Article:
Chile Quake Kills 78, Triggers Tsunamis

A massive 8.8-magnitude earthquake has rocked Chile, killing at least 78 people.

The quake on Saturday struck off the coast of the South American country, causing extensive damage and triggering tsunamis.

The Pacific Tsunami Warning Center issued a Pacific-wide tsunami warning, putting 53 nations and territories, including most of Central and South America, Hawaii and Australia, on the alert. The U.S. West Coast is also under threat.

"Everybody is under a warning because the wave, we know, is on its way. Everybody is at risk now," Geophysicist Victor Sardina told Reuters.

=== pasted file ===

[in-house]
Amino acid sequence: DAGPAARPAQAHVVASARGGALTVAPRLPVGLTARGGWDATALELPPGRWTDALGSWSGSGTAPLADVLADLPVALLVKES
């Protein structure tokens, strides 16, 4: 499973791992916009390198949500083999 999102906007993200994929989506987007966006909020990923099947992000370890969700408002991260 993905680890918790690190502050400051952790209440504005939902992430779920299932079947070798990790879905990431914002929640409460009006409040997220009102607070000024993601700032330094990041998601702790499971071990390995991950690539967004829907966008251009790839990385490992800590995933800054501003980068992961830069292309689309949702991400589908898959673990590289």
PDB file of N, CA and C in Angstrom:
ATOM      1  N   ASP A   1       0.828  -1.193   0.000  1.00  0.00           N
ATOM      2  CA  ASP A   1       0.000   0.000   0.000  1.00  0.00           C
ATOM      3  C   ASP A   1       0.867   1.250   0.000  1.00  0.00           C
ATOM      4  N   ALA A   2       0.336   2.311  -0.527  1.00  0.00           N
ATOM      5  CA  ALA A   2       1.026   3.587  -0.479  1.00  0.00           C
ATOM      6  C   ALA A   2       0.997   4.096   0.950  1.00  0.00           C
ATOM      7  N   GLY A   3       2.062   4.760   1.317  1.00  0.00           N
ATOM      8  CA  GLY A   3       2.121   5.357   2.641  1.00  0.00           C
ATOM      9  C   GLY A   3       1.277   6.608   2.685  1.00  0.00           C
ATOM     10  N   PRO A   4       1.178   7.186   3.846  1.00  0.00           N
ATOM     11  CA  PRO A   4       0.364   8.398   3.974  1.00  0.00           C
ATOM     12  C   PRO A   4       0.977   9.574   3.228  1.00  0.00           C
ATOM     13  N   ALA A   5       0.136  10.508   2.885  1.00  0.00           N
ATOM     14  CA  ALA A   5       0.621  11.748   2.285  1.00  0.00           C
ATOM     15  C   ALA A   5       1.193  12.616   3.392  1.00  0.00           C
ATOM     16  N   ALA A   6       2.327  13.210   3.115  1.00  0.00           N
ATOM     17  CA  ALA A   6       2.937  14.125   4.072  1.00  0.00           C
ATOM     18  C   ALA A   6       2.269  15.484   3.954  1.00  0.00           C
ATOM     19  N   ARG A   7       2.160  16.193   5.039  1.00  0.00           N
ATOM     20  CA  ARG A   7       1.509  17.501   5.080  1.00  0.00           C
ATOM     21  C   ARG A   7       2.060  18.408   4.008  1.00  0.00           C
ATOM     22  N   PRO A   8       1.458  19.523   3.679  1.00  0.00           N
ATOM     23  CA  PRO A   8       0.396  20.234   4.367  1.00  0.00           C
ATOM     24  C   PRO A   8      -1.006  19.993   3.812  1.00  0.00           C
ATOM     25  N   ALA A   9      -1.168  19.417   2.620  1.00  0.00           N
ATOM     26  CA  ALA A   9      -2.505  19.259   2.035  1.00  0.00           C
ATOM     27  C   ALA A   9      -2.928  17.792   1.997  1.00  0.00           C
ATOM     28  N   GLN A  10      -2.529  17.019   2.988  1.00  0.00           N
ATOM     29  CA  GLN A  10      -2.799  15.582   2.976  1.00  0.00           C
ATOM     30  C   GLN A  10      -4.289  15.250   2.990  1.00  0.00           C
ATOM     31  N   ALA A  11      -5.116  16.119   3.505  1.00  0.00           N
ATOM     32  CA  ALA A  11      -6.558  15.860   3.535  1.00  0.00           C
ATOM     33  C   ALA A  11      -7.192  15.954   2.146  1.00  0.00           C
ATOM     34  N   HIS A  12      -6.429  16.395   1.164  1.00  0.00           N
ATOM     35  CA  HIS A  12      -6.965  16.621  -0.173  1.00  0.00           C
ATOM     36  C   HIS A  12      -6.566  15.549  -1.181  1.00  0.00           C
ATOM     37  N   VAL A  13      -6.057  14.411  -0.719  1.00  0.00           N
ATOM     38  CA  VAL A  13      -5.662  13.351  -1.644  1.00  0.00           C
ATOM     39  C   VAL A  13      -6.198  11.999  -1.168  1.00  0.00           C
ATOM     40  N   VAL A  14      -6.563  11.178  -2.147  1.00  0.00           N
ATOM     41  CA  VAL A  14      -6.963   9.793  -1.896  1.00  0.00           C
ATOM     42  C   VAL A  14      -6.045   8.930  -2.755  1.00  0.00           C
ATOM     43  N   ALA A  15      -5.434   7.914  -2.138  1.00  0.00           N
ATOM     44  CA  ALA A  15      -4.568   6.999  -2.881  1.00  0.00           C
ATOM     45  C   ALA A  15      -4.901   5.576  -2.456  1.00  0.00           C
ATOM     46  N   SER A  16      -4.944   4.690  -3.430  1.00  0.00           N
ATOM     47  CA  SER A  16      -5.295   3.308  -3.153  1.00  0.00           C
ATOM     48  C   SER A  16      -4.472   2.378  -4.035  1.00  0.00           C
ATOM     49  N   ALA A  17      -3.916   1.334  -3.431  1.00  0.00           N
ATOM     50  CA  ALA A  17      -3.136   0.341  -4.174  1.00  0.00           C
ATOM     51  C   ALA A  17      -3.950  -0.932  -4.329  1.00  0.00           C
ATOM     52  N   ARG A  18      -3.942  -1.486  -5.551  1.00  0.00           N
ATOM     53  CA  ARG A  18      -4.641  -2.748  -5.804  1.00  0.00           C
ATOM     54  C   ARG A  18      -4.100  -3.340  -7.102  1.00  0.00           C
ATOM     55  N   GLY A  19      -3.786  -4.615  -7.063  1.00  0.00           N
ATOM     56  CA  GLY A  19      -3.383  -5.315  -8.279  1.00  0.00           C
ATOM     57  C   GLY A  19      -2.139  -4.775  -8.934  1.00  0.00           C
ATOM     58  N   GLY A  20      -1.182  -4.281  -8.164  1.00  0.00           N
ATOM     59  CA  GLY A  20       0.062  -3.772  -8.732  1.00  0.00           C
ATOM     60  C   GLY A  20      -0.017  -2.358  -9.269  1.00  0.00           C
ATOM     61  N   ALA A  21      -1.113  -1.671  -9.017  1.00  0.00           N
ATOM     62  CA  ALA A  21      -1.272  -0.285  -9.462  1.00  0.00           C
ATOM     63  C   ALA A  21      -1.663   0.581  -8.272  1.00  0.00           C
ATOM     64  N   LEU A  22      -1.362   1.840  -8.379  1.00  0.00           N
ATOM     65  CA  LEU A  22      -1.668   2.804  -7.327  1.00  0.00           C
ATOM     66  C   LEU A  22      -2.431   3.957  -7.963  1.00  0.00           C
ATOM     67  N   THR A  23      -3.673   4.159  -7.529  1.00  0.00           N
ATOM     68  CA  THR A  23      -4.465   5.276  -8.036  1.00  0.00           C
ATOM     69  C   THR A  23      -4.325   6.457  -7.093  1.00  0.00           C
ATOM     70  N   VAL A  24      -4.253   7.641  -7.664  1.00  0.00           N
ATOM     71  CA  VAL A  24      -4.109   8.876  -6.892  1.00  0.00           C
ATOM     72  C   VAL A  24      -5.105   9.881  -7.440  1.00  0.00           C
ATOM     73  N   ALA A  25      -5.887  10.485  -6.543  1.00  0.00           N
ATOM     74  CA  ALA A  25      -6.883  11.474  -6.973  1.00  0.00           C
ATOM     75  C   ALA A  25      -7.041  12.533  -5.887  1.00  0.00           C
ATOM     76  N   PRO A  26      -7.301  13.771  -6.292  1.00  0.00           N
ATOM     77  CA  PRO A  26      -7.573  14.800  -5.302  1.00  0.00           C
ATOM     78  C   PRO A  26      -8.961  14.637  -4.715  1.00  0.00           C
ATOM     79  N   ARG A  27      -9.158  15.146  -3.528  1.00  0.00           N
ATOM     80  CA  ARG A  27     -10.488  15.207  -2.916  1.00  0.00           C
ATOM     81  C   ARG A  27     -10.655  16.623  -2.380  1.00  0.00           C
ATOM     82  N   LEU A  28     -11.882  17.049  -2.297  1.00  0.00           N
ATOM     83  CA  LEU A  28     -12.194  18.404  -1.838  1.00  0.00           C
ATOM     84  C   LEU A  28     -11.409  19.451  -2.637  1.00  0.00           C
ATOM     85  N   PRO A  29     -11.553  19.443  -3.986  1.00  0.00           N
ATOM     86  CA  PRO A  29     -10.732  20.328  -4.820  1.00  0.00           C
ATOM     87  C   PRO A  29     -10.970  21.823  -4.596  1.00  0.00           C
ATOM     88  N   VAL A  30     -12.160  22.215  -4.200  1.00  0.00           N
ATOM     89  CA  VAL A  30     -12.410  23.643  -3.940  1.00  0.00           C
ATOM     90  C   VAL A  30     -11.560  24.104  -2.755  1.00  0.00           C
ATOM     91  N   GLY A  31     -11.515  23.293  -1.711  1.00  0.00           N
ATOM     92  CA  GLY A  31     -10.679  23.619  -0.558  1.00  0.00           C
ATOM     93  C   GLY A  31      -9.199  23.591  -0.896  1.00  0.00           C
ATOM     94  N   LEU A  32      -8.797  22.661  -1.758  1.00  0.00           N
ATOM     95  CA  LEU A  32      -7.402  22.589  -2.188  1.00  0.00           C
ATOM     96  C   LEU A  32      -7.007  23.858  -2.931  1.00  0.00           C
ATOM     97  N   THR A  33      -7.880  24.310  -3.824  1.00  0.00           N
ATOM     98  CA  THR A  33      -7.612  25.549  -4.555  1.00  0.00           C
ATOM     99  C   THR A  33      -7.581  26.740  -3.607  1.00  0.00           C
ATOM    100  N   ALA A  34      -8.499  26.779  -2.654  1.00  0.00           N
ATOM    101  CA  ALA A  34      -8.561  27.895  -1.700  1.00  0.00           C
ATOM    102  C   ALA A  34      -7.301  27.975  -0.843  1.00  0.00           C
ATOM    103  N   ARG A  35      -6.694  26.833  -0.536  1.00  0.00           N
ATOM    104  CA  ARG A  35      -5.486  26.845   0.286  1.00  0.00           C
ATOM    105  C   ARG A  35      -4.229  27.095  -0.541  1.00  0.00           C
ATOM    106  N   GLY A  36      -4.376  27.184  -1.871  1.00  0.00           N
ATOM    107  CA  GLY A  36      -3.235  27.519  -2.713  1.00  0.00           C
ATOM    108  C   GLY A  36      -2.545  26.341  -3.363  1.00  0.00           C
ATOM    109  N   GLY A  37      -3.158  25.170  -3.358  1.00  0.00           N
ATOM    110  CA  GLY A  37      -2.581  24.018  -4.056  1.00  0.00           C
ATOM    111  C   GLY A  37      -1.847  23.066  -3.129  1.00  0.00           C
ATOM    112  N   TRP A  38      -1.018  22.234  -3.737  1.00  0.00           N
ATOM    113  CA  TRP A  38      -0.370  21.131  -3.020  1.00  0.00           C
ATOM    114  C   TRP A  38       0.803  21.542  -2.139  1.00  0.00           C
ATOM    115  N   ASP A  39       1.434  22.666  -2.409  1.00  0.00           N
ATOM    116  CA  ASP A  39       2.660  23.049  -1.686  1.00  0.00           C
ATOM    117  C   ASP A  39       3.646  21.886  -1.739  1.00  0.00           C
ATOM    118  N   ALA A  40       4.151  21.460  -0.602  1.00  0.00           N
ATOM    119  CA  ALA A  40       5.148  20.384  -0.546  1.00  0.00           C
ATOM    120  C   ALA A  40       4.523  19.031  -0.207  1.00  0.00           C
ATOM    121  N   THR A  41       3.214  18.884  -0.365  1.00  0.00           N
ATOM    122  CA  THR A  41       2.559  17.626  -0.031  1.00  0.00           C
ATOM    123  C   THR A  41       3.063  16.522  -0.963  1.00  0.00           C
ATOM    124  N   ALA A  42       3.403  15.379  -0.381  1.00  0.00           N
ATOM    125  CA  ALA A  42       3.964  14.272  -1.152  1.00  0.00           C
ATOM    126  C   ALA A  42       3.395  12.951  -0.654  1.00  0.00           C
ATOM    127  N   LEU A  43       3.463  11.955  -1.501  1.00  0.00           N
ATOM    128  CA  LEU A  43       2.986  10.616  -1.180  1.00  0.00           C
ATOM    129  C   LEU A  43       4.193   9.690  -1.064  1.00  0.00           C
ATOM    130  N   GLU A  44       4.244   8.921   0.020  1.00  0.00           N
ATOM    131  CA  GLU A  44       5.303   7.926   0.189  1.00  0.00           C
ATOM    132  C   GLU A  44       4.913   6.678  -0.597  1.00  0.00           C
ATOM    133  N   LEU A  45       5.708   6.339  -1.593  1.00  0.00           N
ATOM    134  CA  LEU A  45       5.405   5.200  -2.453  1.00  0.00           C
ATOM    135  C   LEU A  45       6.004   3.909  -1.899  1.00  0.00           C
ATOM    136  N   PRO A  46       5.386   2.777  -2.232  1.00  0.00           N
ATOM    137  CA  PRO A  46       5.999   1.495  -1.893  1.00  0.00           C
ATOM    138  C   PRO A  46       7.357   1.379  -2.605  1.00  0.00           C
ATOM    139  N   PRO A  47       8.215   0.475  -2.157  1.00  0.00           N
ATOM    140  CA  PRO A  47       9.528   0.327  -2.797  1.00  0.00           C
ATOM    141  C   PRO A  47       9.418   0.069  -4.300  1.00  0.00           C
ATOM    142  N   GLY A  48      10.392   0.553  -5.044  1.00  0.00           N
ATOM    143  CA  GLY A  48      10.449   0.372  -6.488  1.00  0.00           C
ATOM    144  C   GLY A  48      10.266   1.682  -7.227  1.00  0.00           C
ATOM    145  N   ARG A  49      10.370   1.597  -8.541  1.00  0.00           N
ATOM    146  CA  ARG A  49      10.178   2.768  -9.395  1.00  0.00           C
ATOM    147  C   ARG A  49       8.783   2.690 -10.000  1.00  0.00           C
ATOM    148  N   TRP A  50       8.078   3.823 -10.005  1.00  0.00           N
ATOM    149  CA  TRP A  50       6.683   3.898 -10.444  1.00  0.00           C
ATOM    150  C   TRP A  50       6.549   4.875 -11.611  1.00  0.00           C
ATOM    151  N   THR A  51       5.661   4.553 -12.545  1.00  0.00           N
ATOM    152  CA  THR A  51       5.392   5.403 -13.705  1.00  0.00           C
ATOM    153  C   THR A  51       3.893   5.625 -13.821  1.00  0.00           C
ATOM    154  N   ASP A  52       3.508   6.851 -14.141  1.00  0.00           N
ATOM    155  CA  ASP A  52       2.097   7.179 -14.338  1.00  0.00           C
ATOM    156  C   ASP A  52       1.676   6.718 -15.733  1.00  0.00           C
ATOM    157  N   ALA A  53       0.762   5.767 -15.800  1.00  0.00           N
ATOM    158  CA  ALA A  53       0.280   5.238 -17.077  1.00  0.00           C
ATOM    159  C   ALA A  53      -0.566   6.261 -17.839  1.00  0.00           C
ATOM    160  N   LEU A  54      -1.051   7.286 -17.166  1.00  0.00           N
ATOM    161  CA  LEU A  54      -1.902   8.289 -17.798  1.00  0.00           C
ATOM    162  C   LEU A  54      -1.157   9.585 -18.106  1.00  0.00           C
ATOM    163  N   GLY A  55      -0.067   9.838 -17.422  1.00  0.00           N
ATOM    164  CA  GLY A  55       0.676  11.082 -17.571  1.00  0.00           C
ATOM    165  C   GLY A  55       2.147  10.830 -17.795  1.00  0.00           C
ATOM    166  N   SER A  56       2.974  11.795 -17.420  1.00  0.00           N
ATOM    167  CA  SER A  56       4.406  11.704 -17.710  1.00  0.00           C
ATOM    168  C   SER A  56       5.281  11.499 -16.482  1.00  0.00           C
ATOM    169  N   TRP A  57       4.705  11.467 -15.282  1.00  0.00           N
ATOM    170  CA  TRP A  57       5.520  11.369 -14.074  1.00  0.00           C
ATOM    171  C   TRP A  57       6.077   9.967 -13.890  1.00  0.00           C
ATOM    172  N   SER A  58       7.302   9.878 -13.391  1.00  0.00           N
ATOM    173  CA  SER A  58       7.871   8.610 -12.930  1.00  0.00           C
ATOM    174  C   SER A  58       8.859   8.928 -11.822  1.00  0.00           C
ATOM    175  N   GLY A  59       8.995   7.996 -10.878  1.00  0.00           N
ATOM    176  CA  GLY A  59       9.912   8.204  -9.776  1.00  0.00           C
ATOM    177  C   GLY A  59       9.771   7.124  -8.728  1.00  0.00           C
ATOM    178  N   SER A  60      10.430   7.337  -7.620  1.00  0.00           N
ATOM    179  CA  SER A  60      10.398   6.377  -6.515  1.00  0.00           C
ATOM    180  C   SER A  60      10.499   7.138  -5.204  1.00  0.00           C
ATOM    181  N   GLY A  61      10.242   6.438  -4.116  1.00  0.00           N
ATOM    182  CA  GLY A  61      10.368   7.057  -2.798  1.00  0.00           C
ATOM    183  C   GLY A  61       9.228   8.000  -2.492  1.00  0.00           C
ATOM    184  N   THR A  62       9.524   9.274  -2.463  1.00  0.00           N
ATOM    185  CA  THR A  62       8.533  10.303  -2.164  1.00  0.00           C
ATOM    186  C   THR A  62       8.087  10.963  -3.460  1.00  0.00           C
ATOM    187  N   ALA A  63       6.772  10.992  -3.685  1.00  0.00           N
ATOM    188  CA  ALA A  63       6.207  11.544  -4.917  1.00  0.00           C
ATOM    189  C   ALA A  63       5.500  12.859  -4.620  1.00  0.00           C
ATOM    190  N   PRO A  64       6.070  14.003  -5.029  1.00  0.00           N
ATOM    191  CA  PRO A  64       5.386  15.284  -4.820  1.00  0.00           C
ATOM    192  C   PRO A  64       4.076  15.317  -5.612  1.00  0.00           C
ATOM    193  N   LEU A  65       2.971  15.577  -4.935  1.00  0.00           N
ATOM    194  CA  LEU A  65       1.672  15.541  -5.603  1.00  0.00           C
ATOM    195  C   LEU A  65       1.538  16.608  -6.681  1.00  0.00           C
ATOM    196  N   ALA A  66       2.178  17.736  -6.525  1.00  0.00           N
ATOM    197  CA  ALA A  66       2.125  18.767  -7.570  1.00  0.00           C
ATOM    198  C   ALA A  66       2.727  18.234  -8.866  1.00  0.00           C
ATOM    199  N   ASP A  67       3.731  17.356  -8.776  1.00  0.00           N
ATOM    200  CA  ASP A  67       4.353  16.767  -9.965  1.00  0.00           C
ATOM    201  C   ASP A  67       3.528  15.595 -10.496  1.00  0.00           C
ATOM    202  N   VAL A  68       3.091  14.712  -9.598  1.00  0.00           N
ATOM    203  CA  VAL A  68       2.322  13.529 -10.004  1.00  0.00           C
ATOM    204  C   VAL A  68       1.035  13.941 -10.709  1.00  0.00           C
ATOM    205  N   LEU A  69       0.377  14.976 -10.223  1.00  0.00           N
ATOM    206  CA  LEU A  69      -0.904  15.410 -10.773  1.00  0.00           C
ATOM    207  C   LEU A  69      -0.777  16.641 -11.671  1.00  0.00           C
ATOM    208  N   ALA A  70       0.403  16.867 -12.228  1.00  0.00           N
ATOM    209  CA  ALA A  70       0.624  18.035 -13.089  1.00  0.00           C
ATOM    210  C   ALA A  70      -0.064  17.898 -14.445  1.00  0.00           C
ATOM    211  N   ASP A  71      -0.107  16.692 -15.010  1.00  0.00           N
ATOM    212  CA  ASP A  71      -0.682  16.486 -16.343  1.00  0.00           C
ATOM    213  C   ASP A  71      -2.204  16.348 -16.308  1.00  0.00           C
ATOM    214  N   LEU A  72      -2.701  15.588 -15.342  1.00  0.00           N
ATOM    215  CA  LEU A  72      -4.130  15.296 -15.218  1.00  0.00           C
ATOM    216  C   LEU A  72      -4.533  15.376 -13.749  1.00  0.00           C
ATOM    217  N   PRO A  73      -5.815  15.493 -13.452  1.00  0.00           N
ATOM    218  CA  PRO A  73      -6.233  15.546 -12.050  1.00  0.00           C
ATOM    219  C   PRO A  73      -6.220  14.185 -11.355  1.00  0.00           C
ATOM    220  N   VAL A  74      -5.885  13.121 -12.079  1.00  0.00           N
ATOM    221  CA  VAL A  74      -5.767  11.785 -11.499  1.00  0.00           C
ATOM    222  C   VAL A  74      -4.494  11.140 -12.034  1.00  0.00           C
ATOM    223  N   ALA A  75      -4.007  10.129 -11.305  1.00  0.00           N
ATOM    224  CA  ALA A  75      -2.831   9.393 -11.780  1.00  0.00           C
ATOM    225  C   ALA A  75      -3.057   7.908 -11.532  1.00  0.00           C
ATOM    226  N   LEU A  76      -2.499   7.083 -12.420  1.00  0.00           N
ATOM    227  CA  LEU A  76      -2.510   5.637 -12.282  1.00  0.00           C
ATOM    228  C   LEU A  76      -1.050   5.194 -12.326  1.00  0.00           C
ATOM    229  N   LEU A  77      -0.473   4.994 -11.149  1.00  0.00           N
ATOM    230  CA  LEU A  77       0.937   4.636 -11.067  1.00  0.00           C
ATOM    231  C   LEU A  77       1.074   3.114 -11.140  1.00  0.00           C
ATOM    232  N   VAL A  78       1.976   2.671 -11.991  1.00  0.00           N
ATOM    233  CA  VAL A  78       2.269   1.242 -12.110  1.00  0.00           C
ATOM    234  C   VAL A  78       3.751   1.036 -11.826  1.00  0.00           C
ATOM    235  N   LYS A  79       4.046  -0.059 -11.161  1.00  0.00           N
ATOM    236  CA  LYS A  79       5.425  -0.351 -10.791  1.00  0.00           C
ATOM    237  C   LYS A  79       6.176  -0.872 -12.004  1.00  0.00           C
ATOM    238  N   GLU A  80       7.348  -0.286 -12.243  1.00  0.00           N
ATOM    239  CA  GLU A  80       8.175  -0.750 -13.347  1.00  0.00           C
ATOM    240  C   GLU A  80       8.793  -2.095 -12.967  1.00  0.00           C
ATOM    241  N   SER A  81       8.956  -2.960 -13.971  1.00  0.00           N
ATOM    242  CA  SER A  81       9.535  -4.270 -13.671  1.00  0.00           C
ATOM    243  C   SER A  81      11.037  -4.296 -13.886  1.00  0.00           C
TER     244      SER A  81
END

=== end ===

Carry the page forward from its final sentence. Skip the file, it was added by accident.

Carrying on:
The Hawaiian islands could expect waves of six feet in some places, according to Sardina.

Saturday's quake is the most powerful to hit Chile since 1960, when the largest recorded quake (magnitude 9.5) ever killed 1,655 people and left 2 million homeless. The latest quake struck at 3:34 a.m. local time 200 miles southwest of the capital, Santiago.

Aftershocks of magnitude 5 or greater have continued to rattle the country's coast.

Chile is prone to earthquakes. Many buildings there are built to withstand tremors but the early morning quake still caused heavy damage on the country, as older buildings collapsed.

President Michele Bachelet declared a "state of catastrophe" and said the death toll is still rising, according to The Associated Press. Chile has not asked for aid from other countries, she said.